New data reveals where people in Connecticut prisons come from
Report shows every community is harmed by mass incarceration
October 5, 2022
Today, Full Citizens Coalition, Common Cause in Connecticut, and the Prison Policy Initiative released a new report, Where people in prison come from: The geography of mass incarceration in Connecticut, that provides an in-depth look at where people incarcerated in Connecticut state prisons come from. The report also provides eleven detailed data tables — including neighborhood-specific data for Bridgeport, Hartford, Stamford, and Waterbury — that serve as a foundation for advocates, organizers, policymakers, data journalists, academics and others to analyze how incarceration relates to other factors of community well-being.
The data and report are made possible by the state’s historic 2021 law that requires that people in prison be counted as residents of their hometown rather than in prison cells when state and local governments redistrict every ten years.
The report shows:
- Almost every single city — and every state legislative district — is missing a portion of its population to incarceration in state prison.
- New Haven County, the third largest county in the state by population, sends the most people to prison and has the highest incarceration rate of all of the counties in the state.
- There are dramatic differences in incarceration rates within communities. For example, in Hartford, a city that is one of the starkest examples of redlining in the country, residents of the Upper Albany neighborhood are four times as likely to be imprisoned than residents of the nearby West End neighborhood.
Data tables included in the report provide residence information for people in Connecticut state prisons at the time of the 2020 Census, offering the clearest look ever at which communities are most impacted by mass incarceration. They break down the number of people locked up by county, city, town, zip code, legislative district, census tract and other areas.
The data show the cities with the highest state prison incarceration rates are Hartford (1,065 per 100,000 residents), Waterbury (931 per 100,000 residents) and Bridgeport (903 per 100,000 residents). For comparison, Shelton has the lowest prison incarceration rate of any city, at 102 people in state prison per 100,000 residents. The statewide incarceration rate is 288 per 100,000 residents.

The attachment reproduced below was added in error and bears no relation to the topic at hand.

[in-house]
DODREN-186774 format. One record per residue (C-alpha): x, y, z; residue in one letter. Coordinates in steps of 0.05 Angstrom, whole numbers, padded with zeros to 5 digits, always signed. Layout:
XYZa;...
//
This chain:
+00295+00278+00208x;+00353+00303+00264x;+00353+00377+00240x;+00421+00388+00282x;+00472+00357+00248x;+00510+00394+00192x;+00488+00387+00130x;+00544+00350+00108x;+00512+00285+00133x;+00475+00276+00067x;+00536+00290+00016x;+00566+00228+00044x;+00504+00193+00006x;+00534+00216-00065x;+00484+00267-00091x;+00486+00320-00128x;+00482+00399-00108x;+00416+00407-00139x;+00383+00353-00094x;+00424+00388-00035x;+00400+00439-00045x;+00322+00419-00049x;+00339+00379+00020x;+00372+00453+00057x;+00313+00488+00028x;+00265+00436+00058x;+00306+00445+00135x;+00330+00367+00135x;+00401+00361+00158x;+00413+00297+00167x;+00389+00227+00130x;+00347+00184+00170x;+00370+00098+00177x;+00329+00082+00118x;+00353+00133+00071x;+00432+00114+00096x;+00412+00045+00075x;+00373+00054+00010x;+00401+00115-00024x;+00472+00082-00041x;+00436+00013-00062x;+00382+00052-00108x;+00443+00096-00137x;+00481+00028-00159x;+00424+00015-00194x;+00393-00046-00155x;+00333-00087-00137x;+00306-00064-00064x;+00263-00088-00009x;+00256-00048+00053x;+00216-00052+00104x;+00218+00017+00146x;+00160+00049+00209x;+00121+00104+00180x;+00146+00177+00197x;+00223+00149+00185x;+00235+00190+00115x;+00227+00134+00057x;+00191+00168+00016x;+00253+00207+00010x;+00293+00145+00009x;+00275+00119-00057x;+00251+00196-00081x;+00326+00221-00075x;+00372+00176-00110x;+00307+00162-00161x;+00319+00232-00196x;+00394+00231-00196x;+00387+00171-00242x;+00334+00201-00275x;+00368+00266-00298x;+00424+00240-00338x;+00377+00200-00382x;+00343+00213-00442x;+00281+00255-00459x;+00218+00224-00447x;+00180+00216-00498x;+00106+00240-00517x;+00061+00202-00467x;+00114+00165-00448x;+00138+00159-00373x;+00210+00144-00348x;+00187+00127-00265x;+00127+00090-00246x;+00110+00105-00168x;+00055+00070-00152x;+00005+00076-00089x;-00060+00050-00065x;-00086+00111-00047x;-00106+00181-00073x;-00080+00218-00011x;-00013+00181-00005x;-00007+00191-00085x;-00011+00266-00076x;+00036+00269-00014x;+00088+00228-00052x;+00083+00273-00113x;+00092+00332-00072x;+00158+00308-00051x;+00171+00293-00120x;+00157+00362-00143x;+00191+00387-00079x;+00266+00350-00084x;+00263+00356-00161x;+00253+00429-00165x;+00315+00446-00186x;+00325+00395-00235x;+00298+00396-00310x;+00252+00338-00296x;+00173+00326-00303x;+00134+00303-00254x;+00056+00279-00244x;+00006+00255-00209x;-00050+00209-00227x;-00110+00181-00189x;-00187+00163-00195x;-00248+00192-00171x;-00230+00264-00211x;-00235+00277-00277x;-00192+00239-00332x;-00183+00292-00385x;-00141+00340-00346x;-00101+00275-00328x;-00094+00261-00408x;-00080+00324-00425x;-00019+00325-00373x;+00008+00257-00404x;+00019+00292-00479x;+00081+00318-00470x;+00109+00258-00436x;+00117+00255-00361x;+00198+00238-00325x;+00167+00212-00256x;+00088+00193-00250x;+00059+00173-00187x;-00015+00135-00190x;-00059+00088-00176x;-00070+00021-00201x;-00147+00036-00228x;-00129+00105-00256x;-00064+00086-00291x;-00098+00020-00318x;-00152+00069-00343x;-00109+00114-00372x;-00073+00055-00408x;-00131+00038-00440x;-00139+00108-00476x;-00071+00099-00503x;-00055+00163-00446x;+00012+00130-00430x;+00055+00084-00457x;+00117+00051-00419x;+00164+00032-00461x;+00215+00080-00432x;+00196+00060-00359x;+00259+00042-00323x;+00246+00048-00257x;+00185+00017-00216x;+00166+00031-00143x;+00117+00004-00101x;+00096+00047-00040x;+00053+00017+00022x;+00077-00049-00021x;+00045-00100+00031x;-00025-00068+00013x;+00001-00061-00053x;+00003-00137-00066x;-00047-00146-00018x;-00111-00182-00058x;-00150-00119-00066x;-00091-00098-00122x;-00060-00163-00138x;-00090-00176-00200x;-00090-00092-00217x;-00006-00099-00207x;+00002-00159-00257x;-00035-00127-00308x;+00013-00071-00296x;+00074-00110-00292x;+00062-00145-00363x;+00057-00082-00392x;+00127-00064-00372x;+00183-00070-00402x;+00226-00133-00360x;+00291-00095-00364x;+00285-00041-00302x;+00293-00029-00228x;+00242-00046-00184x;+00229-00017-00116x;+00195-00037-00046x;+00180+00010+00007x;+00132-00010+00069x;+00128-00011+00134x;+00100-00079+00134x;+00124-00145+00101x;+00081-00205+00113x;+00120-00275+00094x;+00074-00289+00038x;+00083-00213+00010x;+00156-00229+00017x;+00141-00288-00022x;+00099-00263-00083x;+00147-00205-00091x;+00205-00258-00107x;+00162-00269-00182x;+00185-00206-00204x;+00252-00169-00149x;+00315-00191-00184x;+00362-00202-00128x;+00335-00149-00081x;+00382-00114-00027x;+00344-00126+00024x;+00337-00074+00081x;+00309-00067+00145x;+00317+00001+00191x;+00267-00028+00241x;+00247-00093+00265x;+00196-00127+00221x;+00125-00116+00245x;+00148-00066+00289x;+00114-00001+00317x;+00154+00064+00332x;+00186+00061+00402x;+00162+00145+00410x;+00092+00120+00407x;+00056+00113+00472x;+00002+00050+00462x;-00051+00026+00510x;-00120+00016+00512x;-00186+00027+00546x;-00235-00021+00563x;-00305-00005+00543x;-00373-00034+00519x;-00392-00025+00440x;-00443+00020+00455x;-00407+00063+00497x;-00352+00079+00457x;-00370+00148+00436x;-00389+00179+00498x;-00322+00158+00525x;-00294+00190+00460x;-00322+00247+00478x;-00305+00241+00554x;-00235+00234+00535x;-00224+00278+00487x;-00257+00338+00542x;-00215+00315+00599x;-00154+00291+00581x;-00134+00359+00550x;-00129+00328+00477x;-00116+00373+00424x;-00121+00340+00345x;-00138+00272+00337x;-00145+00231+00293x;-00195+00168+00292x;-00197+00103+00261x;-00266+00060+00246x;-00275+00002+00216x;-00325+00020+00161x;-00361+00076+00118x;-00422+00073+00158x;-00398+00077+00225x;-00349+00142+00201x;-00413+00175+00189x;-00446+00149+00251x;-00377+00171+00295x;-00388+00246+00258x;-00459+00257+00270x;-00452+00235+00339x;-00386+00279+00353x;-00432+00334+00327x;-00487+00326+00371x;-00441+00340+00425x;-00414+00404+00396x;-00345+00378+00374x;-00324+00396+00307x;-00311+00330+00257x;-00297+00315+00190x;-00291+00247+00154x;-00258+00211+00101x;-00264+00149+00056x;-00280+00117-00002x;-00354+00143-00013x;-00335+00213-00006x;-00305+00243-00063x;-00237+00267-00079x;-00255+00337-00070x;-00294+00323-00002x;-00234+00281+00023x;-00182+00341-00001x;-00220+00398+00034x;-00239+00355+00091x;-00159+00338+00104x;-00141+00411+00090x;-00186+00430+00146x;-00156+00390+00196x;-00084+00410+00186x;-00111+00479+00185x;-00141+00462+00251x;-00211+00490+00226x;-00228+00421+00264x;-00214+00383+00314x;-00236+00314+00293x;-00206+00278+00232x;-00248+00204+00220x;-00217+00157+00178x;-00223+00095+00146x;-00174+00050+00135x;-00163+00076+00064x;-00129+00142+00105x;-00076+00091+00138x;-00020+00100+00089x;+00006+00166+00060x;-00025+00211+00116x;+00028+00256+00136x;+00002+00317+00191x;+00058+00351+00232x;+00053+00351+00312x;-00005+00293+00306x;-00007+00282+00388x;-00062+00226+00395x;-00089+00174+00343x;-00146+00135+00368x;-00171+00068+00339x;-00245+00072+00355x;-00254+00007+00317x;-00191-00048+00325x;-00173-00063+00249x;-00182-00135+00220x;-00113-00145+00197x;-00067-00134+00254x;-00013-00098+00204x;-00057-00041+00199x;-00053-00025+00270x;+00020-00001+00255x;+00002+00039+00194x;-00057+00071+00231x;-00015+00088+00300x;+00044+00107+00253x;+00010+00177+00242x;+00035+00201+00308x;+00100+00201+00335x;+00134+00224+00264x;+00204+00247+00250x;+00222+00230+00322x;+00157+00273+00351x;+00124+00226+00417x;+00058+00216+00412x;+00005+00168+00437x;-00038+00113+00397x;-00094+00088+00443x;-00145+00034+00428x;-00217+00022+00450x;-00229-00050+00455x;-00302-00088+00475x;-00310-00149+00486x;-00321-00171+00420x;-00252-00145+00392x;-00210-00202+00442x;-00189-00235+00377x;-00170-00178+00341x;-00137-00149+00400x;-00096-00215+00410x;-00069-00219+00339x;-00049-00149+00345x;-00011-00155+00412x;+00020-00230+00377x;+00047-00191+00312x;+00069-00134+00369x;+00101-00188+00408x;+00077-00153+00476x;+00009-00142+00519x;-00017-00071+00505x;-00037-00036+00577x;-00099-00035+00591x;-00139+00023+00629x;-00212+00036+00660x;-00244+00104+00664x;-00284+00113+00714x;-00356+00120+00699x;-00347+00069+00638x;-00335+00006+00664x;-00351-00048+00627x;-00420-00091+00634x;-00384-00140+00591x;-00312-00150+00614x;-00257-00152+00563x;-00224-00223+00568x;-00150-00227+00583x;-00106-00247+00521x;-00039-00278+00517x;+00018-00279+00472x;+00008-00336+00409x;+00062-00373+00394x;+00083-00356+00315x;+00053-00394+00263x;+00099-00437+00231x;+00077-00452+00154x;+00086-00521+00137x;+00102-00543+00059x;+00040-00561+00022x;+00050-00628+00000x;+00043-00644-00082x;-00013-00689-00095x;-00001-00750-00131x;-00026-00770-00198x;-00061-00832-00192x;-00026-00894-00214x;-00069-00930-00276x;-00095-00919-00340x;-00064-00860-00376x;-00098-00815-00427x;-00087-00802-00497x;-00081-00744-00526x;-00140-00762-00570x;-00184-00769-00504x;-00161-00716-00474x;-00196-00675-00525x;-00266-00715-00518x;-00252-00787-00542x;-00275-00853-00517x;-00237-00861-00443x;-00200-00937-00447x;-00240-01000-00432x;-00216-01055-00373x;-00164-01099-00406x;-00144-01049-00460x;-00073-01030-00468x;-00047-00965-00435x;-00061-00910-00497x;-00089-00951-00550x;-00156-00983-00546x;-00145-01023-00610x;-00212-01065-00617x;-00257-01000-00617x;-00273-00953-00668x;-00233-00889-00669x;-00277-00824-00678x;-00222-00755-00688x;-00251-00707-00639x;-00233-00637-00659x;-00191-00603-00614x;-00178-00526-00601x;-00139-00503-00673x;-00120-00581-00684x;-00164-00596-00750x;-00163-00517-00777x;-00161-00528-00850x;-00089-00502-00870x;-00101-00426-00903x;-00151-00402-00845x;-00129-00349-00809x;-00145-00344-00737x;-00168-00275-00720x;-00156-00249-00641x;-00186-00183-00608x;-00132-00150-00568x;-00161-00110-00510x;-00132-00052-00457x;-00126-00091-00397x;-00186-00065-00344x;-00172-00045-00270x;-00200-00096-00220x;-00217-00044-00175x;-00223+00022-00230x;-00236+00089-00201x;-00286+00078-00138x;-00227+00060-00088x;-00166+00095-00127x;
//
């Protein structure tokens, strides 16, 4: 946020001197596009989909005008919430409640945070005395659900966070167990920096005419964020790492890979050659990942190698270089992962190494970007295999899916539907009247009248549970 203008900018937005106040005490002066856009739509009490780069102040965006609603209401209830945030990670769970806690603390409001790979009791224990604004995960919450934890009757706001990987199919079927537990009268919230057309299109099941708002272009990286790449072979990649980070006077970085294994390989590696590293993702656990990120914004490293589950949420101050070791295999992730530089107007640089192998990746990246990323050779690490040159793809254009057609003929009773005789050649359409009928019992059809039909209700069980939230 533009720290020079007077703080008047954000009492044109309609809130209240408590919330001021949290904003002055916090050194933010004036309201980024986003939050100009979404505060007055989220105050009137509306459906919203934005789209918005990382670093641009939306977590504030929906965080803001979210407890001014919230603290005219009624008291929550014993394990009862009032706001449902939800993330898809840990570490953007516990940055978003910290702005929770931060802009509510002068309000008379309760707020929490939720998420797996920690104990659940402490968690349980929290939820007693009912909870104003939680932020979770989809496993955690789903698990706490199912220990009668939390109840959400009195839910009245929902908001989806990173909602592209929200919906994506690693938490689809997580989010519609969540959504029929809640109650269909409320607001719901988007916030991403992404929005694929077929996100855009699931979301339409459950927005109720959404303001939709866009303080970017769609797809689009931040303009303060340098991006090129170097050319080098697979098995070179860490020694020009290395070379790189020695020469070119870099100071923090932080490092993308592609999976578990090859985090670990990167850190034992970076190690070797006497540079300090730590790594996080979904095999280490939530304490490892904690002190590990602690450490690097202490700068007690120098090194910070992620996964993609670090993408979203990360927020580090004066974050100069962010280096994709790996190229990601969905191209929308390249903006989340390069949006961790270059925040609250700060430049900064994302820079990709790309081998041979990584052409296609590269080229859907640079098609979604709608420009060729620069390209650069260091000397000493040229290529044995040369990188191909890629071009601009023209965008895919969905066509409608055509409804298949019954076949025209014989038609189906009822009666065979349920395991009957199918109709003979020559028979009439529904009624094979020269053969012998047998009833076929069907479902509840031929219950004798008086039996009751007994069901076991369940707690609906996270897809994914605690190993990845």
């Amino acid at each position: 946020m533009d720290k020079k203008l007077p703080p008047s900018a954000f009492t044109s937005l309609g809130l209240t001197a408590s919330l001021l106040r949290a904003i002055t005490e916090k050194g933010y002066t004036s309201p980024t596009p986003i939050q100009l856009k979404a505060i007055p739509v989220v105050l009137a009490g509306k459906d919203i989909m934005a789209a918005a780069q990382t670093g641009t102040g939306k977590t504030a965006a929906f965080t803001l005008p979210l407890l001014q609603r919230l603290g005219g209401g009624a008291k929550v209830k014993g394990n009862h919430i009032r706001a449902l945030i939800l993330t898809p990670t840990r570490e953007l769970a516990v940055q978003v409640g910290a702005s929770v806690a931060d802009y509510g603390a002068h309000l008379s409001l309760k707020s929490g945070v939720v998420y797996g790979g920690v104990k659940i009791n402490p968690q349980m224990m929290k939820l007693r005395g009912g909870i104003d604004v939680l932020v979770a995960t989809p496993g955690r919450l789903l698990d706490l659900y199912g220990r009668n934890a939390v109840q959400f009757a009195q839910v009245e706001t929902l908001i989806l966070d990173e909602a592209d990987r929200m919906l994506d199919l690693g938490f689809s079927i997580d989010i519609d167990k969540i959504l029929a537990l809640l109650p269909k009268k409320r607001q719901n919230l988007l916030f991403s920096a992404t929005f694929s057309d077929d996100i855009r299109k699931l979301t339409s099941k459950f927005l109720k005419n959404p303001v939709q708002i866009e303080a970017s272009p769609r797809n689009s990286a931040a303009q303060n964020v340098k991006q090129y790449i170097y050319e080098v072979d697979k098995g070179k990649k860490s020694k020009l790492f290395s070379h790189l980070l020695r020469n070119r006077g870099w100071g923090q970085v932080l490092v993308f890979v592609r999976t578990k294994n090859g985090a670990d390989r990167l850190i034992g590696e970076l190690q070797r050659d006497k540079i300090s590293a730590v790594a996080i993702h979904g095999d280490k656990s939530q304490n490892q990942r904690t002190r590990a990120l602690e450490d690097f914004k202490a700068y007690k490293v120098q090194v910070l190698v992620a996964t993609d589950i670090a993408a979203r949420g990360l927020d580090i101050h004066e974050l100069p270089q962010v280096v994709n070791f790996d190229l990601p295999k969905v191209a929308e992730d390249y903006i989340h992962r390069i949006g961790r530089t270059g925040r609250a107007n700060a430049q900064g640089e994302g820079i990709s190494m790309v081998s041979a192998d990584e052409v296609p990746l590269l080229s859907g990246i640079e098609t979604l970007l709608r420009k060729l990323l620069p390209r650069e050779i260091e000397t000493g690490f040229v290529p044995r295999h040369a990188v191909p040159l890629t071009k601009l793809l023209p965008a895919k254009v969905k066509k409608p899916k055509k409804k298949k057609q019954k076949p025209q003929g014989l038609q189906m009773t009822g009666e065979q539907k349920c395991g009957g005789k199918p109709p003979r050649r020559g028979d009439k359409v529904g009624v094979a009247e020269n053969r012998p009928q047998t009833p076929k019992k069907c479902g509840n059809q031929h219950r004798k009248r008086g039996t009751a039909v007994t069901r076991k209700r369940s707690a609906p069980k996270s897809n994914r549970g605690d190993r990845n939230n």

“The nation’s 40-year failed experiment with mass incarceration harms each and every one of us. This analysis shows that while some communities are disproportionately impacted by this failed policy, nobody escapes the damage it causes,” said Emily Widra, Senior Research Analyst at the Prison Policy Initiative. “Our report is just the beginning. We’re making this data available so others can further examine how geographic incarceration trends correlate with other problems communities face.”
“This data and report put a spotlight on the deep and enduring wounds caused by mass incarceration in Connecticut,” said James Jeter of The Full Citizens Coalition. “As Connecticut looks to turn the page on the era of mass incarceration, it should make direct investments into the people, housing, education, and economic opportunities in those communities that have experienced the most pain.”
The report cites studies that show that incarceration rates correlate with a variety of negative outcomes, including higher rates of asthma, depression, lower standardized test scores, reduced life expectancy and more. The data included in this report gives researchers the tools they need to better understand how these correlations play out in Connecticut.
“Every person locked behind bars in Connecticut represents a piece of the fabric of a community that is missing,” said Keshia Morris Desir, of Common Cause. “This report and its data help to show the deep damage that is done to communities large and small by mass incarceration, and more importantly, provides guidance on where and how resources and support should be allocated to end this devastation.”
The report is part of a series of reports examining the geography of mass incarceration in America.
Connecticut is one of more than a dozen states and 200 local governments that have addressed the practice of “prison gerrymandering,” which gives disproportional political clout to state and local districts that contain prisons at the expense of all of the other areas of the state. In total, roughly half the country now lives in a place that has taken action to address prison gerrymandering.